Friendly access to judgments and citizen participation

Javier Casas

Lawyer on FOI rights. Suma Ciudadana. @javiercasas

The Judiciary is one of the most important institutions to strength the democracy. The judges decide about individual or collective rights, they give legitimacy to the activity of citizens, the State, the private sector, the media and all kind of fact powers. The judgments, analyzed in a comparative way, are important sources of information to understand the rights and the obligations of all citizens. But the judges also need to be controlled. They have a big power and is in the interest of the society to know how the judges resolve the cases submitted by citizens, and what their values or legal referents are.

The other side of the coin is the right of criticism of the judgments. A citizen right that is constitutionally recognized in some Latin-American countries as Peru, Nicaragua or Paraguay, but is also recognized in a wide way as a right of the academy or the judiciary stakeholders. The right to criticism is powerful but is underexploited because predominates the lack of information or the restricted access to organized documentation or information about judgments or the content of the judgments.

In fact we also can say that just information is not sufficient in order to promote participation or transparency. The information needs to be stored on a support (paper, magnetic, electronic, etc.). So, we need to talk about documents and archives because they must be ordered, classified, indexed and –very important- also easily accessible by stakeholders.

In different continents we can see a growing number of web databases that show judgments, especially in the human rights field. These databases are the new judiciary archives, made in the mood of the XXI century where is impossible to talk about transparency or participation without the technological perspective. At this time, the empowered people to dialogue easily with the technology are the ‘digital natives’, the people born after 1990 in the third world. So, the technological judiciary archives (or judgments databases) need to be designed in order to satisfy their needs.

For example, in Mexico the Supreme Court has made an excellent web tool[1] of jurisprudence in collaboration with the Inter American Court for Human Rights. At the same time, in Africa, IHRDA, a pan-African NGO, promoted the Case Law Analyzer[2], a collection of decisions from the African Human Rights System. From Suma Ciudadana, a Peruvian NGO, we thought how to send judgments about the freedom of information right and the personal data protection right, to previously identified stakeholders, mainly Peruvians. Our strategy was to collect and organize in a free access web database[3], the judgments of the Peruvian Constitutional Court, and to link them with national laws and international courts judgments. From this year, the scope of the web tool will be strongly improved with the incorporation of two partners, Alfa-Redi and the Peruvian Scientific Network.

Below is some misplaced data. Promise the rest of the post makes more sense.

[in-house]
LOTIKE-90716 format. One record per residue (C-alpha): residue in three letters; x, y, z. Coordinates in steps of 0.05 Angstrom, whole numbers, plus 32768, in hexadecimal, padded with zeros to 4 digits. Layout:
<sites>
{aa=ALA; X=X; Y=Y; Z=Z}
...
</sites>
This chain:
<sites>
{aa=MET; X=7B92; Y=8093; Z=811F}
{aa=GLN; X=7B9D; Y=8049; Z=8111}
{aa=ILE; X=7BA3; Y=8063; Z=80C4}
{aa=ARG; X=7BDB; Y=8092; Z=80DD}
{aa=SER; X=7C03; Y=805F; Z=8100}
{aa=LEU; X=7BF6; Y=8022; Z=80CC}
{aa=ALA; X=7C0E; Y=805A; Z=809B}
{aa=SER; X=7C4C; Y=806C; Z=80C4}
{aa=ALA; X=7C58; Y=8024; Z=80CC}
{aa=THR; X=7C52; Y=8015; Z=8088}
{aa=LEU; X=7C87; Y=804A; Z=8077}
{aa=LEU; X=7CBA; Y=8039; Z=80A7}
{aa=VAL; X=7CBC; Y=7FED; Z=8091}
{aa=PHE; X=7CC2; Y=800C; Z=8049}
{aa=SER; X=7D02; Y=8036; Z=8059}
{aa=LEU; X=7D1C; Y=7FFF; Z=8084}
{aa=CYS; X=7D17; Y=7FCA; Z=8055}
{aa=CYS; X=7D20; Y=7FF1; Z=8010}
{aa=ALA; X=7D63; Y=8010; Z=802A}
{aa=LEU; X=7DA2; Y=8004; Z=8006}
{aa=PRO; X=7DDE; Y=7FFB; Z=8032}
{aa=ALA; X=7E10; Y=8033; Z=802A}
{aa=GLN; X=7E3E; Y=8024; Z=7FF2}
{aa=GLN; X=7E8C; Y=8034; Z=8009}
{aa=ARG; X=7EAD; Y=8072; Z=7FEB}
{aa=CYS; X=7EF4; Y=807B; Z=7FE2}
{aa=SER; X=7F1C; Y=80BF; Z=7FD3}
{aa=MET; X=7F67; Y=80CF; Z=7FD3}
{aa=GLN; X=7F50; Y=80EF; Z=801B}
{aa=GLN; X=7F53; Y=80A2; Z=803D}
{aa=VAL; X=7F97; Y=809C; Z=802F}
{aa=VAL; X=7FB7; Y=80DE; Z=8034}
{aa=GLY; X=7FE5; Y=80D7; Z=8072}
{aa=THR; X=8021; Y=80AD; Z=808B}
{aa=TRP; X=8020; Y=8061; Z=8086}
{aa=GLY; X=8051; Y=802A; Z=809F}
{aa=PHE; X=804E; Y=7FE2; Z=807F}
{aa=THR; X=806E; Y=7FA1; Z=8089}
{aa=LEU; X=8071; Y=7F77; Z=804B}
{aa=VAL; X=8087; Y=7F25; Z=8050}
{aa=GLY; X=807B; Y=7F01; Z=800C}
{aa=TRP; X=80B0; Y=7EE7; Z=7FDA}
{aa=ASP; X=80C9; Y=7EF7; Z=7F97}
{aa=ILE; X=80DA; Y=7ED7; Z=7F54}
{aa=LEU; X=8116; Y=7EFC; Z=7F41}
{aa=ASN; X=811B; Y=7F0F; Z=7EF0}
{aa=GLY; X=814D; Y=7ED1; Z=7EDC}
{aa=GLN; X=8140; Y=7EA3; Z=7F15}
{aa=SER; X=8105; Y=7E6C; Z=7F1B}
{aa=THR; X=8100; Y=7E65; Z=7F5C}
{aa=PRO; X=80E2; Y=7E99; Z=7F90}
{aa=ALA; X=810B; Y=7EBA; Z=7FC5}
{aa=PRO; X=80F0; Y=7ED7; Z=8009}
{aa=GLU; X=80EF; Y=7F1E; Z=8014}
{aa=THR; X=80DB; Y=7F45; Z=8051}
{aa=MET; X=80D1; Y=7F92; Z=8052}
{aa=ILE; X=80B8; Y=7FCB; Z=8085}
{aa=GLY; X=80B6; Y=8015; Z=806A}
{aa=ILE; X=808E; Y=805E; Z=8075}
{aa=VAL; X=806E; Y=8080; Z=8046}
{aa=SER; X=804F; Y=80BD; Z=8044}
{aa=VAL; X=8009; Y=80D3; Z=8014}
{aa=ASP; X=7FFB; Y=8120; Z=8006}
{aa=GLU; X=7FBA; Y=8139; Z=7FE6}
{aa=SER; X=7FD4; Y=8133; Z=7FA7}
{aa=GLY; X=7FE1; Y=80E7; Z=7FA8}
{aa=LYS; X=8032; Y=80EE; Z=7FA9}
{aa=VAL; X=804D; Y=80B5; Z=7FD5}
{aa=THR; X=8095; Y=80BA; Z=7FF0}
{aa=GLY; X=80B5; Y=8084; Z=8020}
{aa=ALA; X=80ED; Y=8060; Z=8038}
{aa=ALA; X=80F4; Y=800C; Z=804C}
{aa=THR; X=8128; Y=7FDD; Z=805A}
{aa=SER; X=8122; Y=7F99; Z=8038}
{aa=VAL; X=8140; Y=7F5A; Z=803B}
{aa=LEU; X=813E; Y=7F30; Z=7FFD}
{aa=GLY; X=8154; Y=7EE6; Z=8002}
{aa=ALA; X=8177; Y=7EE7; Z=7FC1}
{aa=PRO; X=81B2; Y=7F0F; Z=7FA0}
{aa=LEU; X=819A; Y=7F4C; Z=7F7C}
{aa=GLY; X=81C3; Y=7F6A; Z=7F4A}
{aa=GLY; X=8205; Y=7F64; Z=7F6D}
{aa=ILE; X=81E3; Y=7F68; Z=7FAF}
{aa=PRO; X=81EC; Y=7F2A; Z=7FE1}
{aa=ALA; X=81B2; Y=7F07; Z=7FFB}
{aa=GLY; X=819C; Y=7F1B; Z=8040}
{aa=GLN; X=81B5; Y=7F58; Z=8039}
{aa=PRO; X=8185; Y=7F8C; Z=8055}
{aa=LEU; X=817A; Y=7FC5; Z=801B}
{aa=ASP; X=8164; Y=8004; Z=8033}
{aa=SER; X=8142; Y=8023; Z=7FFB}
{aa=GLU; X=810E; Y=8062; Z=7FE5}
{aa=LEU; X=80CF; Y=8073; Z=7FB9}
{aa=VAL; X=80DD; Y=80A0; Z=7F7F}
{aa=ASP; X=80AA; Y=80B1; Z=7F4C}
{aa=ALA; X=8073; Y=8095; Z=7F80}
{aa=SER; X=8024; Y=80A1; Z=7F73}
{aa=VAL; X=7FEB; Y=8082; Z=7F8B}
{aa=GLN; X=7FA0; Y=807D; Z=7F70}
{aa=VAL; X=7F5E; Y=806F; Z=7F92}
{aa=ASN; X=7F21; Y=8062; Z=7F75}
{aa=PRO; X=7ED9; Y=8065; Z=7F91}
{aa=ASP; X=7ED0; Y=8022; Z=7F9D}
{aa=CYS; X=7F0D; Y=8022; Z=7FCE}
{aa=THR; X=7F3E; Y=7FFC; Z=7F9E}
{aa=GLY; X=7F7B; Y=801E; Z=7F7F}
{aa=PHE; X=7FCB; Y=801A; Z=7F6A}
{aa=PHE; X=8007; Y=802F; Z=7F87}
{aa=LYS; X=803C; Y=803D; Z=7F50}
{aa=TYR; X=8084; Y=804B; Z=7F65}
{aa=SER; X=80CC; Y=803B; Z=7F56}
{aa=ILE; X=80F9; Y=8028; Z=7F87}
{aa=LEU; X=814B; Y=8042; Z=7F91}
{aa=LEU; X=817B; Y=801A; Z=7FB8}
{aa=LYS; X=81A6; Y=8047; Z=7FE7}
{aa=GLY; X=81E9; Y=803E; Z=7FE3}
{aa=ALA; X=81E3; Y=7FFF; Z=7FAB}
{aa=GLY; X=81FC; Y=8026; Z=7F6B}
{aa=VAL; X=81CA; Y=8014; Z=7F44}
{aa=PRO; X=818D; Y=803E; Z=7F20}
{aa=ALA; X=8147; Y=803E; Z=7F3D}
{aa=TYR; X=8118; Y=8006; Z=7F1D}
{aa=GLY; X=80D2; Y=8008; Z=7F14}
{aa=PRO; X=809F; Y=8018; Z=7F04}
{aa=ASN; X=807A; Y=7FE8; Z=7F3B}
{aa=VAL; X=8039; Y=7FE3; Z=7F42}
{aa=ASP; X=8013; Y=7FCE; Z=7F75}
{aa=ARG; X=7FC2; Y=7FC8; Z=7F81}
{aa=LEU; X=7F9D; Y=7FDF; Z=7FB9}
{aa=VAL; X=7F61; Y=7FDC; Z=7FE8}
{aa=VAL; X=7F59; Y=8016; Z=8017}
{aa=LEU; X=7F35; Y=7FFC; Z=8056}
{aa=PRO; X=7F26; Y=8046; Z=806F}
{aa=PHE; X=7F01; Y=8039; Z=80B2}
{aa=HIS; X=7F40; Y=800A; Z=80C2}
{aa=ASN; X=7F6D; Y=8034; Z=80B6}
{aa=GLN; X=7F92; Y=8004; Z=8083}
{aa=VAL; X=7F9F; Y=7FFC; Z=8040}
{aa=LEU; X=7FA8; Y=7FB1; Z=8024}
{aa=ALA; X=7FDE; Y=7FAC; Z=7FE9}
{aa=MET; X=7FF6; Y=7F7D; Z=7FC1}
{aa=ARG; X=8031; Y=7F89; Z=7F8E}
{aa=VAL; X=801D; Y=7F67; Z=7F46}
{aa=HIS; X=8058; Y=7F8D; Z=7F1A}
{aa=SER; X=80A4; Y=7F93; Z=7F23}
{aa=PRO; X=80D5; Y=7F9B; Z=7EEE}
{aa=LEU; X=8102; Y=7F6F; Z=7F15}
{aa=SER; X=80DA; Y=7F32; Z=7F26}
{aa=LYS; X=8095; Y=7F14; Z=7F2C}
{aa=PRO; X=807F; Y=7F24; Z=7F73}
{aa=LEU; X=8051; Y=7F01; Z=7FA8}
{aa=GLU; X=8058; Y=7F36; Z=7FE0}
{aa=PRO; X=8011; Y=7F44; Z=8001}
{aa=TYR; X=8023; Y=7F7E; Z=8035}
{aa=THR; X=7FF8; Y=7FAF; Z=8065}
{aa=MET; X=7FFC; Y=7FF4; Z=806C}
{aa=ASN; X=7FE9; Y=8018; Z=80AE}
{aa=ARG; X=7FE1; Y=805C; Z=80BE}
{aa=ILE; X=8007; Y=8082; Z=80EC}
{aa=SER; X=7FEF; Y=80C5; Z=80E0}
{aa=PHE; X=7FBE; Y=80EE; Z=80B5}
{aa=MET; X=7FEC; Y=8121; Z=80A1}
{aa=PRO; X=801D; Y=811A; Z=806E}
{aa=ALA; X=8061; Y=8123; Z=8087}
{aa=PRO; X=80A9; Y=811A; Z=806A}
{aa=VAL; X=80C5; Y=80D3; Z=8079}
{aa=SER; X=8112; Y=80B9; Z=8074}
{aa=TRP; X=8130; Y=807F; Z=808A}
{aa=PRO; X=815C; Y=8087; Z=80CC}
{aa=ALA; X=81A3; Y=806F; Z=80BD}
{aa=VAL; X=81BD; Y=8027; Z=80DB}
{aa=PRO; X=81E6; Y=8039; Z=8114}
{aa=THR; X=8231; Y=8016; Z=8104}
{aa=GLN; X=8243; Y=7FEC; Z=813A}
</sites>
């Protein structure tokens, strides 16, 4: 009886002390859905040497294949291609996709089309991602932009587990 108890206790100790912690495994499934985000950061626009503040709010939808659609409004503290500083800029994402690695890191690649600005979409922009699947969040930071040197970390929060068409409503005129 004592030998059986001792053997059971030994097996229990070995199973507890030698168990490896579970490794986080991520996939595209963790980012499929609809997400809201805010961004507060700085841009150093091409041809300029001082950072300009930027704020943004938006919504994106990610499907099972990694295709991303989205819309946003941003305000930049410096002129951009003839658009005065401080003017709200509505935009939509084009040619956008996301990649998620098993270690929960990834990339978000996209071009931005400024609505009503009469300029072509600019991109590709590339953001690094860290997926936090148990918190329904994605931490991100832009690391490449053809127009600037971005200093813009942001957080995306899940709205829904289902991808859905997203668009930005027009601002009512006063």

But we tend to forget that web tools are not magic and we also forget that their design must pass a previous review by representative groups of users. So, to ensure that the database responds to the needs of the stakeholders, we organized focus groups to know their opinion about the usefulness of the ‘app’. A main lesson learned during our work was that if we want to promote the citizen participation, we must think permanently how the people can be encouraged to participate in a process of change.

There is many ways to measure the citizen participation. For example, the citizen participation has different levels according to the spectrum of public participation made by the International Association for Public Participation. The first level says, “to provide the public with balanced and objective information to assist them in understanding the problem, alternatives, opportunities and/or solutions”. The final level places the decision-making in the hands of the society.

So, normally in all countries where databases are appearing in the Judiciary field, is realistic to ensure just the first step of the ‘spectrum’ of citizen participation: to inform. In a second term, the academy or specialists can exercise the right to criticize the judgments and improve the standard of the sustenance of the judgments. Obviously it is difficult to think that judgments will be made by the citizens, but if the stakeholders put the lights on the judgments and they promote the dissemination and comment of this information, perhaps is possible to reduce or to fit the discretion of the judges. It could be also possible to create conditions for a ‘natural selection’ of judgments where the best (the better sustained judgments) will remain and the worst will disappear. This kind of citizen participation can enhance the predictability of the judgments because the judges will to know that their activity is monitored rigorously.

In this sense, to create databases of judgments is a way to transform a situation where the information is not exposed properly and not circulates through the appropriate channels of communication, and where the citizen participation is not more than speculation or just a hope.





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